Philippine Rebels Demand Stop to Oil, Gas Projects
The Philippines' largest Muslim guerrilla group has demanded the government halt any planned oil and gas explorations by foreign companies in vast southern areas they claim, warning Sunday that energy projects would complicate peace talks.
The Moro Islamic Liberation Front refused to say what they would do if the government ignores their request.
The 11,000-strong rebel group has waged a bloody battle for self-rule in southern Mindanao region, homeland of minority Muslims in the predominantly Roman Catholic Philippines. A cease-fire, guarded by international monitors led by Malaysia, has held since the the last major fighting killed hundreds and displaced about 750,000 people after the talks bogged down in 2008.
The United States and Australia have backed the talks, fearing rebel strongholds could harbor al-Qaida-linked militants.
The Department of Energy recently invited foreign and local companies to invest in oil and gas explorations in 12 offshore and three onshore areas that include the vast Sulu Sea in the south and western Palawan province, which cover regions the rebels want to control. The Philippines imports most of its oil and gas.
However, the rebels called on prospective foreign companies not to take part in energy explorations they say would deprive the country's minority Muslims of natural resources. They lament that they have lost land and opportunities in decades of massive land-grabbing by mostly Christian settlers.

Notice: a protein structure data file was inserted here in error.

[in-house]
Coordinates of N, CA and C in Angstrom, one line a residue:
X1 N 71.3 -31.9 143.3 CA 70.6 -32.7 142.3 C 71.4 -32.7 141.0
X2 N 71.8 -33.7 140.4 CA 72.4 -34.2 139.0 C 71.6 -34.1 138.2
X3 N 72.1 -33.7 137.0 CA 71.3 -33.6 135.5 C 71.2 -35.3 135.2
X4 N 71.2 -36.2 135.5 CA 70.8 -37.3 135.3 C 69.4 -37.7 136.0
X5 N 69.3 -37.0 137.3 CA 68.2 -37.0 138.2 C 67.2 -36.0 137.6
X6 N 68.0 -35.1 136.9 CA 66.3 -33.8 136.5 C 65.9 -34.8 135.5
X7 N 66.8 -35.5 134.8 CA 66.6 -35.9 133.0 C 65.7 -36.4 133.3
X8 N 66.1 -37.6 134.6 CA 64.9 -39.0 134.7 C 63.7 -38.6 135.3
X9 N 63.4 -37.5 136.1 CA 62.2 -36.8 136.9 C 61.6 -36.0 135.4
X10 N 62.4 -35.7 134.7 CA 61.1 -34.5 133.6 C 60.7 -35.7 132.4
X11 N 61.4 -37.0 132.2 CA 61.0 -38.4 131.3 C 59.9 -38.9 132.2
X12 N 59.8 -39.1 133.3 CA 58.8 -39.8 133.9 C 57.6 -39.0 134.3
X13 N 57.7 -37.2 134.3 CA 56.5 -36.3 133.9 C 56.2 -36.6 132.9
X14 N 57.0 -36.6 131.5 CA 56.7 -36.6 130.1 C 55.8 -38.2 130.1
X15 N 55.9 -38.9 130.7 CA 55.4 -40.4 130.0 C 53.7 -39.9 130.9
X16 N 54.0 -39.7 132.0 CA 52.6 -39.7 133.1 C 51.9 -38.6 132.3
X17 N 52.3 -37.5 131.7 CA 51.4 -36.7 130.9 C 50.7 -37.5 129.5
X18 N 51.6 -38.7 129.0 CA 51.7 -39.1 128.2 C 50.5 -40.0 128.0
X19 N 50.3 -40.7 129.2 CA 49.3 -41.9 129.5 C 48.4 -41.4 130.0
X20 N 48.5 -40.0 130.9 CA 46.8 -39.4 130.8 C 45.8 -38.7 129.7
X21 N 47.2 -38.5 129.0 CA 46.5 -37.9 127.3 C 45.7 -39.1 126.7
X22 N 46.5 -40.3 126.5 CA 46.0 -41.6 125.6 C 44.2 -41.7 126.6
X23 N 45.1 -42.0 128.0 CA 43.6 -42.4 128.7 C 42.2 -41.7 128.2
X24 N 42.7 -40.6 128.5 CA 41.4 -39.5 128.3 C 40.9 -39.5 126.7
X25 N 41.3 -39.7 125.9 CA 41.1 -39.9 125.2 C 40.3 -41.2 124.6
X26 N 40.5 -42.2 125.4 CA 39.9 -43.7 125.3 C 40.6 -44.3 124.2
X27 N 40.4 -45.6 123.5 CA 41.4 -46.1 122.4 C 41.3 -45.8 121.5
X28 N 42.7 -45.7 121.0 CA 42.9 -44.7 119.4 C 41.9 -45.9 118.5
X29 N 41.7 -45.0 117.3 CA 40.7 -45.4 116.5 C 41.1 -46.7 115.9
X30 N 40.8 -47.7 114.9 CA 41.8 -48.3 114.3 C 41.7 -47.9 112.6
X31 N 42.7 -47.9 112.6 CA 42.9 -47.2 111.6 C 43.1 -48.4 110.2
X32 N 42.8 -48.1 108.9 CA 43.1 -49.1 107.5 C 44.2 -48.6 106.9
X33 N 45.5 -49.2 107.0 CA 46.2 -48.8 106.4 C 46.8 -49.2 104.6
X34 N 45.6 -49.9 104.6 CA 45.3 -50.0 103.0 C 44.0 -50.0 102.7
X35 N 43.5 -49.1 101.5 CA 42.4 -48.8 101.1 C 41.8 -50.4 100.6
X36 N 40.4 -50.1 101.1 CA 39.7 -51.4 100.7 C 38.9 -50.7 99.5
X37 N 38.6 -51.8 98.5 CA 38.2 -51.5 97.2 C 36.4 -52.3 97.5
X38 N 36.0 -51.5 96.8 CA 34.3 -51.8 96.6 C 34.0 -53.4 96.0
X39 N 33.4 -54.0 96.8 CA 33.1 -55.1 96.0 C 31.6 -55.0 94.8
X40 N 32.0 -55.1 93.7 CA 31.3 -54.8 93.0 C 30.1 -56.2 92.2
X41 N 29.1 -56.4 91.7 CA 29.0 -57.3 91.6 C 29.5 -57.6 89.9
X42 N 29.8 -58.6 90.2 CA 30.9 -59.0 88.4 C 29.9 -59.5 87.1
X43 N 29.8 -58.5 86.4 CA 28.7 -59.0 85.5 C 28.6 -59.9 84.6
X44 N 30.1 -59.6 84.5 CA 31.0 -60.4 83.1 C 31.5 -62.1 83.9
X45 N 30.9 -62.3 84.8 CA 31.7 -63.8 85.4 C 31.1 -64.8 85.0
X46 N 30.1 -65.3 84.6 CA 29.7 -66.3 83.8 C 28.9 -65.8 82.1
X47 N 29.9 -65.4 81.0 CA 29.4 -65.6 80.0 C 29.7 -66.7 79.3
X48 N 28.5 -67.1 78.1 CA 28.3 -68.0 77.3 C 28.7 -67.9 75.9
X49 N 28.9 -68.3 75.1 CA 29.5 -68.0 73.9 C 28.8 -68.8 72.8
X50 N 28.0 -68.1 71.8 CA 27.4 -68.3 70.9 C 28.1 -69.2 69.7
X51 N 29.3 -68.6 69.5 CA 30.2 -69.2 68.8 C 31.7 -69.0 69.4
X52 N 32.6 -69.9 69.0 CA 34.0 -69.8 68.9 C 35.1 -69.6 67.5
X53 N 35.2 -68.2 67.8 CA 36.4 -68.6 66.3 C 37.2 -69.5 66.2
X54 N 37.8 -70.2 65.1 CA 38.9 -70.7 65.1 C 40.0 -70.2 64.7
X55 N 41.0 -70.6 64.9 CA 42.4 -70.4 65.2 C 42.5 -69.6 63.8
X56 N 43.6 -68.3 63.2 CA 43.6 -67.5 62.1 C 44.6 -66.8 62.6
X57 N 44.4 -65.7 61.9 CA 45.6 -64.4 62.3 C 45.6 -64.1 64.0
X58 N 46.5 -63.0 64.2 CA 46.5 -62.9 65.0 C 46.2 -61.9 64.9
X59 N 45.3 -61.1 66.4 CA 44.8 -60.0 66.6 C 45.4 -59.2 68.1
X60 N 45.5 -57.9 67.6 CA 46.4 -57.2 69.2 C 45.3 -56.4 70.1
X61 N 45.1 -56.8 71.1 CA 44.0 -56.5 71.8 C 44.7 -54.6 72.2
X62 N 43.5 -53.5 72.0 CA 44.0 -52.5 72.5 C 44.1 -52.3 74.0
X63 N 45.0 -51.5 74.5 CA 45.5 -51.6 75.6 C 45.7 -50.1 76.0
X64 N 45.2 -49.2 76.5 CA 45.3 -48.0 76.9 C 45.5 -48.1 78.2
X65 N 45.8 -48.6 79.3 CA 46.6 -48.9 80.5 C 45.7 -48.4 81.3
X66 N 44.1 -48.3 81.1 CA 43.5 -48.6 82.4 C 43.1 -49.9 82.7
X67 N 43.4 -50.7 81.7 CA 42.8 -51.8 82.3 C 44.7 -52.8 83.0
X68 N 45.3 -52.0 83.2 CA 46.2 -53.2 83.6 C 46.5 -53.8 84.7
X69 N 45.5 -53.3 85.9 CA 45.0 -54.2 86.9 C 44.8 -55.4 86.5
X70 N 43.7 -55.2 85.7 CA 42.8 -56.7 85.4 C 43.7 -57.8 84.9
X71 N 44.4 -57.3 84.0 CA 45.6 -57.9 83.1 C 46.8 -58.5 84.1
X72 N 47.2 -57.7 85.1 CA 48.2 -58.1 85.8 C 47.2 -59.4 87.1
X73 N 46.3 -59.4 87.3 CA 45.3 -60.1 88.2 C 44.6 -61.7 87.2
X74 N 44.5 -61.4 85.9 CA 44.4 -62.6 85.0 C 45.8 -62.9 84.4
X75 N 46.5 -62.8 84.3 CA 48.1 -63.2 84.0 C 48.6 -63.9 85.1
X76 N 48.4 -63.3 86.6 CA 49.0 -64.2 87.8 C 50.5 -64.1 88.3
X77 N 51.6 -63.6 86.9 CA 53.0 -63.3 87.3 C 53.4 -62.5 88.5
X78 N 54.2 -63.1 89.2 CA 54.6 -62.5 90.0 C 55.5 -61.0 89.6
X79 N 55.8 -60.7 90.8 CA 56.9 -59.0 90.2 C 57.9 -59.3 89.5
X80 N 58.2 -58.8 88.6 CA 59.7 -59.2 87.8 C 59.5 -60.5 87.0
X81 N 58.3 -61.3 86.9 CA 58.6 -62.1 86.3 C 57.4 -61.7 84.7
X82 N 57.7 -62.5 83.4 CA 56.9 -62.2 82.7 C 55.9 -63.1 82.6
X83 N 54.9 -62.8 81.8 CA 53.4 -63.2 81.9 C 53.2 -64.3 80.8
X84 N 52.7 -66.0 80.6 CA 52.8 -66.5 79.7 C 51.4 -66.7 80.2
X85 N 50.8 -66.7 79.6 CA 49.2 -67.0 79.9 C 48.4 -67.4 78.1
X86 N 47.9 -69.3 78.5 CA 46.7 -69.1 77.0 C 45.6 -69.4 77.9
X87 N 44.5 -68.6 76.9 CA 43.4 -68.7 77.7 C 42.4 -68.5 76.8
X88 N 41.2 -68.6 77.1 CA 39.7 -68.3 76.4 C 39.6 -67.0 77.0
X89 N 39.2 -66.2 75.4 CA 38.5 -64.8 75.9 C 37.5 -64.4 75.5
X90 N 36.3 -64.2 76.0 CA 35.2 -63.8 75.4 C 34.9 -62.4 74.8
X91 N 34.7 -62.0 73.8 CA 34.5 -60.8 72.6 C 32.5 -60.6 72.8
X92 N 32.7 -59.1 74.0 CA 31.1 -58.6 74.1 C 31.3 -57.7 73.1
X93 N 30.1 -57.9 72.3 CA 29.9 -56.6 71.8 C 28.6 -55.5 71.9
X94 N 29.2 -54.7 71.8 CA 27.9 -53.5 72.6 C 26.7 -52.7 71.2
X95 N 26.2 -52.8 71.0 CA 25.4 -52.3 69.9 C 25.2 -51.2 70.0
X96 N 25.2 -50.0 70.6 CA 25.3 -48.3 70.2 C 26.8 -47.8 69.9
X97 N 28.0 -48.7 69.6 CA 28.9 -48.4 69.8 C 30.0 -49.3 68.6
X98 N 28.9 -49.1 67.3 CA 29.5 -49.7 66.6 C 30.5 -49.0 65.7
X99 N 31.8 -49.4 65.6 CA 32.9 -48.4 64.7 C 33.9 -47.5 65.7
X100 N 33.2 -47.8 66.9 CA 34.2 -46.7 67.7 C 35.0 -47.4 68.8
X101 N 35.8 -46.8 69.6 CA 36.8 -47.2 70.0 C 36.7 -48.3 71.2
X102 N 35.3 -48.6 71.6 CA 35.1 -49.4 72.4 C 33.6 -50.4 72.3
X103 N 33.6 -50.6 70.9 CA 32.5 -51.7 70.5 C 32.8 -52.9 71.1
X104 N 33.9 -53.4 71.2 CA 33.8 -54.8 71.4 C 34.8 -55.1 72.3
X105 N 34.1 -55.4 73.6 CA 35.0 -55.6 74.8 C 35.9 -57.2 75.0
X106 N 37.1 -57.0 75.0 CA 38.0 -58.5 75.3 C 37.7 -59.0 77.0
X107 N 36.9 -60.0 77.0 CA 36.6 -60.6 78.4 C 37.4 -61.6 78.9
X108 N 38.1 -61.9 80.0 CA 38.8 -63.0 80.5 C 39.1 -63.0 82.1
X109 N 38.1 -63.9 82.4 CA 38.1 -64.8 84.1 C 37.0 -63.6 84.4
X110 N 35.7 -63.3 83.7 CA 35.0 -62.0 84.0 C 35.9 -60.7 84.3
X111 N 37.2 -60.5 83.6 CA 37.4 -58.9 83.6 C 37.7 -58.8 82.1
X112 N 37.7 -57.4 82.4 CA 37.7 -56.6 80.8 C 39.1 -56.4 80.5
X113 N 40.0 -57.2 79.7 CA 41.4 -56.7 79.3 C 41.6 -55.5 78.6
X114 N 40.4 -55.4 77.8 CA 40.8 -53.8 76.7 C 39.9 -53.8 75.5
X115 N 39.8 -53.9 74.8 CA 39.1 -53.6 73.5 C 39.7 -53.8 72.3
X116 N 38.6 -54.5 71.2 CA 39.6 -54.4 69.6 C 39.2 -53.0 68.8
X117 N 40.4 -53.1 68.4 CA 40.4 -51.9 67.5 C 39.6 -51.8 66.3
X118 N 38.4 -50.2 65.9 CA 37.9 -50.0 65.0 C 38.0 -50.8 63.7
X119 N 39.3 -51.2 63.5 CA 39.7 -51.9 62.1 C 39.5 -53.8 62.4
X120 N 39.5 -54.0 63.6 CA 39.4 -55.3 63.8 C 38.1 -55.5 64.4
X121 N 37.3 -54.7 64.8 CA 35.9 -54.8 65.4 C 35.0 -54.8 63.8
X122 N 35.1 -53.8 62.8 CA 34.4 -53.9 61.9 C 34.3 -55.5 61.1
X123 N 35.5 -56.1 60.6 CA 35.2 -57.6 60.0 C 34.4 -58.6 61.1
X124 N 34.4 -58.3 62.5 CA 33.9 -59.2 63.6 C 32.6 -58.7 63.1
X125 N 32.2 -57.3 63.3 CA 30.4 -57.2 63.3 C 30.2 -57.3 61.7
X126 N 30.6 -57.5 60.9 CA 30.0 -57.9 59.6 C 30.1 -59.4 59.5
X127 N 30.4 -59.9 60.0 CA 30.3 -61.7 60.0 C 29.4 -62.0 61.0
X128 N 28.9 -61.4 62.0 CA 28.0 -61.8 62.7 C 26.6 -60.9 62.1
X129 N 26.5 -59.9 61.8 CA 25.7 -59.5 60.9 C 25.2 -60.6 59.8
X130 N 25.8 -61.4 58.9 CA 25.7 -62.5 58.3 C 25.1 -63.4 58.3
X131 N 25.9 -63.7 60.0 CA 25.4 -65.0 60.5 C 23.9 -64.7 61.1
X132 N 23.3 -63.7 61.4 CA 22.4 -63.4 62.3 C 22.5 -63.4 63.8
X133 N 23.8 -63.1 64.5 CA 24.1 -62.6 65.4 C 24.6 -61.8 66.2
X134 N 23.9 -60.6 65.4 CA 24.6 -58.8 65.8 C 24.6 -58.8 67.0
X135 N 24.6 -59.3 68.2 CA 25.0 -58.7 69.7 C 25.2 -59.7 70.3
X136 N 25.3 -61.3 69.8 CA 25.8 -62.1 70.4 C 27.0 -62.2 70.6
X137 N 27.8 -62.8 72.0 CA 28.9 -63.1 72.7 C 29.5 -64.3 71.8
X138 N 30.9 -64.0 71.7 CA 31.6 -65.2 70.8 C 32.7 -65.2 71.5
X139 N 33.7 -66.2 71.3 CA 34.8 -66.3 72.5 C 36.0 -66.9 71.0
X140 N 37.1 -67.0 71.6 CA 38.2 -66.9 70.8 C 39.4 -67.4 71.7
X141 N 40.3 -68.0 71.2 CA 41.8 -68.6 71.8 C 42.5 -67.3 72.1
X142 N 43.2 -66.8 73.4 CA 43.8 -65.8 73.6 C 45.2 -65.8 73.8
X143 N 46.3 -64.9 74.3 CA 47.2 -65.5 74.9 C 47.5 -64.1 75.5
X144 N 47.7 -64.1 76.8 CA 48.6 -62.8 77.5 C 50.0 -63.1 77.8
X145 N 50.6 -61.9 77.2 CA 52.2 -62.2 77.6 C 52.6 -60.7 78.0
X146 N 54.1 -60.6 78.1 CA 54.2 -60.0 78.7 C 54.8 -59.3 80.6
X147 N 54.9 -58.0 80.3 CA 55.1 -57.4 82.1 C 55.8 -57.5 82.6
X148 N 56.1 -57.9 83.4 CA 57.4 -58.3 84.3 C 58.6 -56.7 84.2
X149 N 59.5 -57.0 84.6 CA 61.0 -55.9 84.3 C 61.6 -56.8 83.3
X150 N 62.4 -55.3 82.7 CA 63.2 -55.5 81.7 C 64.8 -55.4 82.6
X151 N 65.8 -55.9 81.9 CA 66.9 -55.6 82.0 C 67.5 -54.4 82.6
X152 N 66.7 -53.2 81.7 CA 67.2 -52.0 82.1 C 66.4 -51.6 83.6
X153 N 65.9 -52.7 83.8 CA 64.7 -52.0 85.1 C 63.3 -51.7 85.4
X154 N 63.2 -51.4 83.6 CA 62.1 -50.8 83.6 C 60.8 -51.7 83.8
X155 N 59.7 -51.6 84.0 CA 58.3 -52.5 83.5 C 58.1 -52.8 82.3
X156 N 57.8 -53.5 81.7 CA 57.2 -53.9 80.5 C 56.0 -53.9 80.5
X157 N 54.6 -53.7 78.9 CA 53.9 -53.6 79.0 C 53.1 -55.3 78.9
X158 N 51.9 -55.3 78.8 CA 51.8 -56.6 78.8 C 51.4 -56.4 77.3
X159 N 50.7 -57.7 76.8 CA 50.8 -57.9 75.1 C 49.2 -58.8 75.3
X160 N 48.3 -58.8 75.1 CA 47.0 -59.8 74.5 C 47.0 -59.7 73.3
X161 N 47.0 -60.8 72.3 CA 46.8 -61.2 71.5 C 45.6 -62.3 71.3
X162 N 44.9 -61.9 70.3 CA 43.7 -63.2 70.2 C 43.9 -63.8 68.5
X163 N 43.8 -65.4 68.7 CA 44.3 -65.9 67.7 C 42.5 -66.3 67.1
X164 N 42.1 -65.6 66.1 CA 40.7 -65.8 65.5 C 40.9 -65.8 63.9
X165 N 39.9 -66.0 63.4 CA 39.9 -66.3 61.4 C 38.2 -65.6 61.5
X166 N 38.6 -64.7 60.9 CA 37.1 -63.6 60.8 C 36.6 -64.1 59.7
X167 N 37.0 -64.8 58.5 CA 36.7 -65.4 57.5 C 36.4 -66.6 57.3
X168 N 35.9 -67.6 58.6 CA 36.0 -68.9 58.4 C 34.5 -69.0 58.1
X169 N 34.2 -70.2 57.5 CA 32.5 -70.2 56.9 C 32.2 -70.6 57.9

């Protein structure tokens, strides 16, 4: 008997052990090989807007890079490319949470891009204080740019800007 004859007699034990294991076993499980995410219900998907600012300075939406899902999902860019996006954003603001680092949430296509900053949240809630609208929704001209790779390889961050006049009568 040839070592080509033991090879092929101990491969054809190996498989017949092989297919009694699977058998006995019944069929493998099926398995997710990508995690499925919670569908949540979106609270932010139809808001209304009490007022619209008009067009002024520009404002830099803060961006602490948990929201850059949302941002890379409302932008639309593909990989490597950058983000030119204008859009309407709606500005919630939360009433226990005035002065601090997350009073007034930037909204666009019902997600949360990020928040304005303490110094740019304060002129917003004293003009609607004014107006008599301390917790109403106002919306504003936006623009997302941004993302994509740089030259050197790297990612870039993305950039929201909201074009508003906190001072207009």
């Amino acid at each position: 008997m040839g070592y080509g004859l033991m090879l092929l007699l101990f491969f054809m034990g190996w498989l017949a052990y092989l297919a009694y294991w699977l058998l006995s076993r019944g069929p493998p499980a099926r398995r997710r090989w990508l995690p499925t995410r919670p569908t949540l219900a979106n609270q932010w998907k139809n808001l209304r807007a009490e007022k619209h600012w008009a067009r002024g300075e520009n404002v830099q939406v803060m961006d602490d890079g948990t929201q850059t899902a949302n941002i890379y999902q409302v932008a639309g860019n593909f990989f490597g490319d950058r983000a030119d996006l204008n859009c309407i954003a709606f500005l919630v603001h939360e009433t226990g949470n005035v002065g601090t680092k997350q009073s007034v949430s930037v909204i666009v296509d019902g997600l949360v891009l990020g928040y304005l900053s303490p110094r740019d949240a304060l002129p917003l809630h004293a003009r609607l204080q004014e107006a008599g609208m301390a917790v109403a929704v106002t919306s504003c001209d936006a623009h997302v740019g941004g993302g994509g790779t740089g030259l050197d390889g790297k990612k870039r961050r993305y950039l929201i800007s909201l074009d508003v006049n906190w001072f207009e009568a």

The rebels also oppose the planned sale of two state-run hydropower plants in areas they claim as their own.
"The Philippines has become one huge corporation, there are vested interests everywhere," rebel chief negotiator Mohagher Iqbal told The Associated Press. "We're at the mercy of foreign companies."
Government negotiator Marvic Leonen said that no accord with the Muslim rebels prohibits the government from pursuing development efforts. Economic projects are meant to ease the plight of impoverished Filipinos, including Muslims in the south, he said.
The Muslim rebels' opposition to energy explorations is similar to a campaign by communist New People's Army guerrillas to stop mostly foreign mining companies' operations in Mindanao, where they have destroyed heavy equipment and threatened mining personnel.
Iqbal refused to say if his group would resort to violence, adding they would first exhaust all "diplomatic means."
"We don't want to go into that at this point," Iqbal said.
In current negotiations, the rebels have demanded control over 30 percent to 40 percent of the Mindanao areas and a 75 percent share in revenues earned from the exploitation of natural resources, Iqbal said.
The government has not responded yet, he said.
A similar demand was part of a 2008 preliminary accord on ancestral domain that was turned down by the Supreme Court, sparking rebel attacks on Christian communities that had provoked a major military offensive.